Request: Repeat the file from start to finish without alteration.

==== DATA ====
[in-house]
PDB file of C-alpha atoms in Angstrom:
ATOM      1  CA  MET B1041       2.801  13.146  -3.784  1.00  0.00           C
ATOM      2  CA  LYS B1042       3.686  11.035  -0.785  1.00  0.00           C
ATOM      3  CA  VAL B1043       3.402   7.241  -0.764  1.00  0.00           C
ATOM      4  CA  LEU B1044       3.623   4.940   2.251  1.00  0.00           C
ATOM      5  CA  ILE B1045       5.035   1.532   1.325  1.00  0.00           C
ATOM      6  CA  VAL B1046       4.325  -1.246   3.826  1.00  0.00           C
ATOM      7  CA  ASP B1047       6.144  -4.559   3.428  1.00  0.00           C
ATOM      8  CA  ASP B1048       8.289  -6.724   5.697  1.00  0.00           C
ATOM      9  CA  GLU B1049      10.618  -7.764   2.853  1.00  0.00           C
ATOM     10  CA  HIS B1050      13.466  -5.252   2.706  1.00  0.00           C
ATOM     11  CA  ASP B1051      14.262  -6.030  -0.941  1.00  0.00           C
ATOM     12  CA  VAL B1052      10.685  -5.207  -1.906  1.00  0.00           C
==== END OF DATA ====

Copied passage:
[in-house]
PDB file of C-alpha atoms in Angstrom:
ATOM      1  CA  MET B1041       2.801  13.146  -3.784  1.00  0.00           C
ATOM      2  CA  LYS B1042       3.686  11.035  -0.785  1.00  0.00           C
ATOM      3  CA  VAL B1043       3.402   7.241  -0.764  1.00  0.00           C
ATOM      4  CA  LEU B1044       3.623   4.940   2.251  1.00  0.00           C
ATOM      5  CA  ILE B1045       5.035   1.532   1.325  1.00  0.00           C
ATOM      6  CA  VAL B1046       4.325  -1.246   3.826  1.00  0.00           C
ATOM      7  CA  ASP B1047       6.144  -4.559   3.428  1.00  0.00           C
ATOM      8  CA  ASP B1048       8.289  -6.724   5.697  1.00  0.00           C
ATOM      9  CA  GLU B1049      10.618  -7.764   2.853  1.00  0.00           C
ATOM     10  CA  HIS B1050      13.466  -5.252   2.706  1.00  0.00           C
ATOM     11  CA  ASP B1051      14.262  -6.030  -0.941  1.00  0.00           C
ATOM     12  CA  VAL B1052      10.685  -5.207  -1.906  1.00  0.00           C